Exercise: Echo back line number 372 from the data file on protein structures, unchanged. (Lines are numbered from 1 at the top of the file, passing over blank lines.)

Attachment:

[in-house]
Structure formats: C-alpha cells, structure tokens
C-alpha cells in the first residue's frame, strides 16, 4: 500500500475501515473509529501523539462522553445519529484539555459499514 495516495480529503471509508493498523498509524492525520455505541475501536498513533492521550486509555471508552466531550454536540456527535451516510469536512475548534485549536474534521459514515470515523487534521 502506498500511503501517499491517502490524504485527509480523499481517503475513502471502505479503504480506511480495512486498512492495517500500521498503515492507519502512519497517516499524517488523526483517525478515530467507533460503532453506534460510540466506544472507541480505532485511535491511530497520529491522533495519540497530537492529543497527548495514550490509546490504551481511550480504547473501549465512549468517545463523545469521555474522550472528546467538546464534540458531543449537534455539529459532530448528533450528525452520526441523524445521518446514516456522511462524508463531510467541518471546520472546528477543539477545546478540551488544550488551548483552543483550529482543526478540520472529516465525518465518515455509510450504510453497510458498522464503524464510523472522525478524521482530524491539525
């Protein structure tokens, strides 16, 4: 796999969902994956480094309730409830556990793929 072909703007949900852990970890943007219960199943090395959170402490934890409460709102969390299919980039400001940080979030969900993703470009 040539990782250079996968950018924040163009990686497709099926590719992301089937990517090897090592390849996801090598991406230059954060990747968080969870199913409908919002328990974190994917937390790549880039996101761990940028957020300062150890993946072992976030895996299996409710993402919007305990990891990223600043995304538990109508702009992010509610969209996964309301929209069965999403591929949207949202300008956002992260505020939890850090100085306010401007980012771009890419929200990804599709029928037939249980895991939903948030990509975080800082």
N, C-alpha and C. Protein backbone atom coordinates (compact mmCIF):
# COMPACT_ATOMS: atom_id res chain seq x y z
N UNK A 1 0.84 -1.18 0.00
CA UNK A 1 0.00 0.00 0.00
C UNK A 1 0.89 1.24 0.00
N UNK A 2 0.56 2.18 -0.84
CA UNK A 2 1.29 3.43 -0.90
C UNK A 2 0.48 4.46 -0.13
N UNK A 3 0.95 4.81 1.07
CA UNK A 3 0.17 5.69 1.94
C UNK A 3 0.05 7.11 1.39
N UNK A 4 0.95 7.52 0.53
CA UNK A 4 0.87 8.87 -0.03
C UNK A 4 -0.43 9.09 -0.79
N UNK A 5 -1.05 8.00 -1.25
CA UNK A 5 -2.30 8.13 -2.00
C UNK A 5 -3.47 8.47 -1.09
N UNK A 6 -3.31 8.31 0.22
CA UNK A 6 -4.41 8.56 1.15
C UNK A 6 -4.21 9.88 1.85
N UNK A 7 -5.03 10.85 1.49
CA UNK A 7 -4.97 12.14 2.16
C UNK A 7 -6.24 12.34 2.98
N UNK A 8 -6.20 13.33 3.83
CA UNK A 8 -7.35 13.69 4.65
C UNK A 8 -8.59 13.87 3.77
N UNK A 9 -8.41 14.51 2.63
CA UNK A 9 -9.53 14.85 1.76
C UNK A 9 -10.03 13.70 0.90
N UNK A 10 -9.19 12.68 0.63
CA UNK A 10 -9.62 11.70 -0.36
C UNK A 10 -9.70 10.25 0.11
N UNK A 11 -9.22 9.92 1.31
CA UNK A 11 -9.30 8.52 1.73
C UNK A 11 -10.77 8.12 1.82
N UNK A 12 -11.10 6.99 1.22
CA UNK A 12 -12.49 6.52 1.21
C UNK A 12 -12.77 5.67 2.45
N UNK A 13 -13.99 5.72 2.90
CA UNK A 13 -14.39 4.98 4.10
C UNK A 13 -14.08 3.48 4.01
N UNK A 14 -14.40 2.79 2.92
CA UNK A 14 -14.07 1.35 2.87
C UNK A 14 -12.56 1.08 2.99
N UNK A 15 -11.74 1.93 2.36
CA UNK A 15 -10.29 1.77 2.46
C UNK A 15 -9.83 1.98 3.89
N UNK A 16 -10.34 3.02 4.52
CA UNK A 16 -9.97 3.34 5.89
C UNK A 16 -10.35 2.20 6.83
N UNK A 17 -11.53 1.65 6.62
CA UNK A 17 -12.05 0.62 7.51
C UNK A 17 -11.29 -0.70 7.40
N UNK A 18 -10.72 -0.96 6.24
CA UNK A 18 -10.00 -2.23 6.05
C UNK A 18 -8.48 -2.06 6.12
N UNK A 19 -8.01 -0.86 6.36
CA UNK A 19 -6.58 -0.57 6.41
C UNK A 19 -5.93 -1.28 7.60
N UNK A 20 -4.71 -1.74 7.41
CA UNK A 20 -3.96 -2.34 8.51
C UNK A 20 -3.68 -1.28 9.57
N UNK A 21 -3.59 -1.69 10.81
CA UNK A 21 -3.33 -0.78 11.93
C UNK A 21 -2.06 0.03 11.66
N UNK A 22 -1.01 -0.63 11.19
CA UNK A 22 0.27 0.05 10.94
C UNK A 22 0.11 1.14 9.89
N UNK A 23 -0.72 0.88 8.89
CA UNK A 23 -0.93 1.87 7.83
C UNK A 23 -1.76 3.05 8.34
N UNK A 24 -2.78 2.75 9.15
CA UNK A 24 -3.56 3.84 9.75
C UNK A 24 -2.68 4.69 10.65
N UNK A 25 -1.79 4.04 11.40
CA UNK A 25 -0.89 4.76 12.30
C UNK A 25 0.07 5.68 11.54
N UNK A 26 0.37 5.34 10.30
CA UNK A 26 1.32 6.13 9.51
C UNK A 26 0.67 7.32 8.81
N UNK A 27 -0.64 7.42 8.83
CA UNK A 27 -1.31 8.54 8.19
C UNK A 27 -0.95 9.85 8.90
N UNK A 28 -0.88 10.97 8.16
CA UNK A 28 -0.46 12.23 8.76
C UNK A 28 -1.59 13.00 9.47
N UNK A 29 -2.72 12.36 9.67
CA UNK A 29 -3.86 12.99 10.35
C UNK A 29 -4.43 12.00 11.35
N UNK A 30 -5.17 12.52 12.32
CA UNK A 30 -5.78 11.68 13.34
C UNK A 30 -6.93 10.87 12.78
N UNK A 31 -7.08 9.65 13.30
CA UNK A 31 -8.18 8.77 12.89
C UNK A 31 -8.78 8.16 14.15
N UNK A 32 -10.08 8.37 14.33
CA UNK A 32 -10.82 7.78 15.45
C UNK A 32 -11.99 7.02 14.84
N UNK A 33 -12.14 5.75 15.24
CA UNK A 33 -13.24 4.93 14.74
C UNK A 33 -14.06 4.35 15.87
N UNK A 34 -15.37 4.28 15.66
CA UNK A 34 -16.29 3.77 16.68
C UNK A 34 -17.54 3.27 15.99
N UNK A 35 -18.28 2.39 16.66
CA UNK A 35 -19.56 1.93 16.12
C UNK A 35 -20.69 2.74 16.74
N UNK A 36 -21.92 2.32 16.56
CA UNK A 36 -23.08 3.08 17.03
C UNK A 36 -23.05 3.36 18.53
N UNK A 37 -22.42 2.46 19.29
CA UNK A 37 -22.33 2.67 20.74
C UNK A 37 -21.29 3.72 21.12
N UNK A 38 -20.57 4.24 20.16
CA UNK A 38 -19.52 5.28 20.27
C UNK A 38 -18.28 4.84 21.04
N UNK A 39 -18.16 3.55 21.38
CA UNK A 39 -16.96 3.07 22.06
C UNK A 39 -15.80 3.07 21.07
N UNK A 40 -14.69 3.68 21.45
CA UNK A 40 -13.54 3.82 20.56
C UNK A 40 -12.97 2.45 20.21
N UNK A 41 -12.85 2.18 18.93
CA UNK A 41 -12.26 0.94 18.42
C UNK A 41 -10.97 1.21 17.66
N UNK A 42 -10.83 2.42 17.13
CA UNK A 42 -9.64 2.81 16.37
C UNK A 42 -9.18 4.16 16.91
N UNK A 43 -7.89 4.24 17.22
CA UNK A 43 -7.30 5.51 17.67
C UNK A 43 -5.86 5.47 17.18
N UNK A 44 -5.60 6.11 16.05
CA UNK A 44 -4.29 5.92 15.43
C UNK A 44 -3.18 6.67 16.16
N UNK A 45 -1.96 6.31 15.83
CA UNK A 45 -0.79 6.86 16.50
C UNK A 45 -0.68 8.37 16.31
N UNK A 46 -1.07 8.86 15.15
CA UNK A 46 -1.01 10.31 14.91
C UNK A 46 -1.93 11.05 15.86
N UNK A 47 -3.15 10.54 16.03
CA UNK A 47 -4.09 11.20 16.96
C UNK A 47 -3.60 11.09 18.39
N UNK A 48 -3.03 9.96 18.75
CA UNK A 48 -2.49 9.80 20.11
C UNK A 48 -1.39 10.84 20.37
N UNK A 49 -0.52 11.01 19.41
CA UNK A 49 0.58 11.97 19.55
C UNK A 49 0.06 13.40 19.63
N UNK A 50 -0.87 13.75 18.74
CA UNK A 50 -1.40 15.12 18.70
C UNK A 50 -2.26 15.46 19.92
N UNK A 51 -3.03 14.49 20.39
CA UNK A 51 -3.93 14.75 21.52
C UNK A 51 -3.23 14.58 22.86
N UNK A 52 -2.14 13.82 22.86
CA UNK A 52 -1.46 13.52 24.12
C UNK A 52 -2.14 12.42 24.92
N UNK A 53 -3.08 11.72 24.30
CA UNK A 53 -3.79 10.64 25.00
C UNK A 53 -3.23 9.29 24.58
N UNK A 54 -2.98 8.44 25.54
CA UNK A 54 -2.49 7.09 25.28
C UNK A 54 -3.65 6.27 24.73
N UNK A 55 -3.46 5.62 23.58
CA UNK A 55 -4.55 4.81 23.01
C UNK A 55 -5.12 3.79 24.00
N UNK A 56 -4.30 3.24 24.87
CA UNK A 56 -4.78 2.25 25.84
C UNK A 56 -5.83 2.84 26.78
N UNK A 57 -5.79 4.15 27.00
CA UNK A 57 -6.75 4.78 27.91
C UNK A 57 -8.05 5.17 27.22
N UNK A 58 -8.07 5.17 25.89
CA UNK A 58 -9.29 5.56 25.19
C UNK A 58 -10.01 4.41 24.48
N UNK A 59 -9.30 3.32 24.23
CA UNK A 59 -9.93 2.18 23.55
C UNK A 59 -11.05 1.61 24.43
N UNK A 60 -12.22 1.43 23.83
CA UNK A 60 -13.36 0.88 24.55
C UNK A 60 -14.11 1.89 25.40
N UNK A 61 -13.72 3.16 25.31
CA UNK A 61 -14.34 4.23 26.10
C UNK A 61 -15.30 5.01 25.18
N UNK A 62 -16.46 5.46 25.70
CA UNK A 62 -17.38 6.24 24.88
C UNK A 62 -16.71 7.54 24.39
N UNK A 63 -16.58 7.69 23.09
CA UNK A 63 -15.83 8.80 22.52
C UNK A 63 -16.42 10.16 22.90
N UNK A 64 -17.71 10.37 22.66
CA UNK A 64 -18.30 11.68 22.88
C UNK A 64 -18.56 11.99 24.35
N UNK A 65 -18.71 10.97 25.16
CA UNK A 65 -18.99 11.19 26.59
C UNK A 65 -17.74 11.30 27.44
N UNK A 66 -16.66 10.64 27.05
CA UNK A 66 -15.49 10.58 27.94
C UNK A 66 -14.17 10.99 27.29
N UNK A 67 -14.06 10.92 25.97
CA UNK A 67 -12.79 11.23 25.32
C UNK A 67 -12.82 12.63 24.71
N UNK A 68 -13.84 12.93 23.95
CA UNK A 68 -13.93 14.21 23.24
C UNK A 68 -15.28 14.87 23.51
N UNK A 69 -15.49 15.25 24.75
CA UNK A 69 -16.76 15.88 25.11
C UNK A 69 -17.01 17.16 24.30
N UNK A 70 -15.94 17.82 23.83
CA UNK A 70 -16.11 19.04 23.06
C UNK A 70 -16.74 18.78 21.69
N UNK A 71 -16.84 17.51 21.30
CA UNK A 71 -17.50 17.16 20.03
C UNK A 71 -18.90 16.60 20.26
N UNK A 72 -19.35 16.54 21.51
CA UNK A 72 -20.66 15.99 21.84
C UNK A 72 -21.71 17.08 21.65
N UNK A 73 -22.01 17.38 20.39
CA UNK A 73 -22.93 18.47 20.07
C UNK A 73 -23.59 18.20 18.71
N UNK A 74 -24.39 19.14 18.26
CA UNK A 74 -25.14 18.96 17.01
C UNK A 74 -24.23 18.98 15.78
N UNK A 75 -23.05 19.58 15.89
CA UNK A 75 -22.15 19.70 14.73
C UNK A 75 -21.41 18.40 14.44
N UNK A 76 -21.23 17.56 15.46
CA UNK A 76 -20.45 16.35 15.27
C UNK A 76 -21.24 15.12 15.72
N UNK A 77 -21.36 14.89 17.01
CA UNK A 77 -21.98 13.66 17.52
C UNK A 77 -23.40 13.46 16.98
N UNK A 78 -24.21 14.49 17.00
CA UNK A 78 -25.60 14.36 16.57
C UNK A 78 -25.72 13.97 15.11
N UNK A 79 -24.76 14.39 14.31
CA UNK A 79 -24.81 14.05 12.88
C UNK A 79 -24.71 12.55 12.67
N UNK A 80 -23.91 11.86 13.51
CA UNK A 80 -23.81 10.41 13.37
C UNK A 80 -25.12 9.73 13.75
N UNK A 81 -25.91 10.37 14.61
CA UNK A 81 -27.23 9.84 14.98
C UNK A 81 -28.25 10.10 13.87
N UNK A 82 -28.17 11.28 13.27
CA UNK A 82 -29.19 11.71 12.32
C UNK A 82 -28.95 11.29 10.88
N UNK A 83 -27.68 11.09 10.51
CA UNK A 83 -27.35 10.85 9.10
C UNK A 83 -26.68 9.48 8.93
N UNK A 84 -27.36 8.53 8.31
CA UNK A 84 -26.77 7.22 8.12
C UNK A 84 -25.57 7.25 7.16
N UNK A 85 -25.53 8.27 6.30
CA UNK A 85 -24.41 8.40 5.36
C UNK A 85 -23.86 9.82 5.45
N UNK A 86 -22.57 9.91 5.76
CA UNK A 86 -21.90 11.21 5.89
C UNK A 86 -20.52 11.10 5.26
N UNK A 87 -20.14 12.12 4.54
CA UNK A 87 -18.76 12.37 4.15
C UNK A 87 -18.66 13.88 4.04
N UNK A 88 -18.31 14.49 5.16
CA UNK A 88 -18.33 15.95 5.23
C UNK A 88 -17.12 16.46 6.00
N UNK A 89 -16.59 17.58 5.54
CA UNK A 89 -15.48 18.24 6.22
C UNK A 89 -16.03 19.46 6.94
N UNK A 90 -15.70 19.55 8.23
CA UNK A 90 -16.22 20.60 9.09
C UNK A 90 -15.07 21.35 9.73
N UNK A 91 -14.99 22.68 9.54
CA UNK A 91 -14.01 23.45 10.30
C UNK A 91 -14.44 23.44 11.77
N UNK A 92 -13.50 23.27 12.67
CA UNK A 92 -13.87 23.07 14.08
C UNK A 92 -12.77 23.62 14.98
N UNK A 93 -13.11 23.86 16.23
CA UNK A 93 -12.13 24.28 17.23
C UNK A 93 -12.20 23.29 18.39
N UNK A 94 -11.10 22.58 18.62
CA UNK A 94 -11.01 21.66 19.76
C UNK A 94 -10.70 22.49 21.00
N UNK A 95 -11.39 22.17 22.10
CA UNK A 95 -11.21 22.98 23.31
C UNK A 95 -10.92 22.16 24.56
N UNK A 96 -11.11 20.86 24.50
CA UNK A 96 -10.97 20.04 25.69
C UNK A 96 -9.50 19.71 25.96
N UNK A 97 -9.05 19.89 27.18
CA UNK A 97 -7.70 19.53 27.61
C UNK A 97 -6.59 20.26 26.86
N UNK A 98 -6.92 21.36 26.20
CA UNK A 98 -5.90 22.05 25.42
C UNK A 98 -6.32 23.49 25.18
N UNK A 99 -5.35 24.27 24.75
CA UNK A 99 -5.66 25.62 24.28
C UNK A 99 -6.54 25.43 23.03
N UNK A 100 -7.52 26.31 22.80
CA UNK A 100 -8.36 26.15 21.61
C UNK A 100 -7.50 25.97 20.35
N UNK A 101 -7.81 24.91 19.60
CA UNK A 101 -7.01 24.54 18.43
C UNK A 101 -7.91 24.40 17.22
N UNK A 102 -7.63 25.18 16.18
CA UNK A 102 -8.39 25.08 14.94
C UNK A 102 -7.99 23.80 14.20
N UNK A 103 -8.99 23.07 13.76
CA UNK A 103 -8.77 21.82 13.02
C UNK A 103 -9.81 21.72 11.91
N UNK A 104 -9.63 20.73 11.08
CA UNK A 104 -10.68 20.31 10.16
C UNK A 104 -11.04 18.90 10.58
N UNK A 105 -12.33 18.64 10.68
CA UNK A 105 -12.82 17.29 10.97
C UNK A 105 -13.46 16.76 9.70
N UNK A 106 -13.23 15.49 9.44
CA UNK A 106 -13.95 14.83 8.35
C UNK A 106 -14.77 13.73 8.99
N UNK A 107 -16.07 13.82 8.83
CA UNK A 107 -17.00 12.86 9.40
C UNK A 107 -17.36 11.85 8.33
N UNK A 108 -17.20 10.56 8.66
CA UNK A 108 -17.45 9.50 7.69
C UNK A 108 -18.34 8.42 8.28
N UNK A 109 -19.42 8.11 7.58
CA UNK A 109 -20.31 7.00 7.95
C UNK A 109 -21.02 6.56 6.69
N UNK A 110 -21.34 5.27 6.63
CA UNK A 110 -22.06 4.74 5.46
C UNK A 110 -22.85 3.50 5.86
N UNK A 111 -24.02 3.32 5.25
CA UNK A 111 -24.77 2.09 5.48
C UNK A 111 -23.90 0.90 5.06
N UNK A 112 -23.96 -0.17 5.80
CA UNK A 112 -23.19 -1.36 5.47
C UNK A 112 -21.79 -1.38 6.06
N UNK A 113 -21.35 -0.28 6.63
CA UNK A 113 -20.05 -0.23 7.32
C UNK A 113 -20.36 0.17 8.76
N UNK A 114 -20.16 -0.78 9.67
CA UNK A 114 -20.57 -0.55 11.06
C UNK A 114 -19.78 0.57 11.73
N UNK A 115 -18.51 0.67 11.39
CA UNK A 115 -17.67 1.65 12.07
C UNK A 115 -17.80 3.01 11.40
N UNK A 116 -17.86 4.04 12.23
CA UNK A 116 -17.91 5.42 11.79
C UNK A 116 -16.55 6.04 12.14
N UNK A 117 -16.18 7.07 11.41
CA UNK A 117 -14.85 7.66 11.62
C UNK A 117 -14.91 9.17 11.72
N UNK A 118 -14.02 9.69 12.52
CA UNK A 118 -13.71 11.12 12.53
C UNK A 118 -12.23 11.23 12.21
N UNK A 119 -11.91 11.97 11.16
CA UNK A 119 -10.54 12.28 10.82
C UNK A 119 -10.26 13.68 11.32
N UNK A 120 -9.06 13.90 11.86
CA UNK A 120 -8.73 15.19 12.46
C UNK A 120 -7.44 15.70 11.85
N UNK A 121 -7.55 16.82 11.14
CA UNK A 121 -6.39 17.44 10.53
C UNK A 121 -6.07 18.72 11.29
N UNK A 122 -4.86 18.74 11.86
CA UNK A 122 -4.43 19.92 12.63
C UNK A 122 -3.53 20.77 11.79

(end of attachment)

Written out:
C UNK A 122 -3.53 20.77 11.79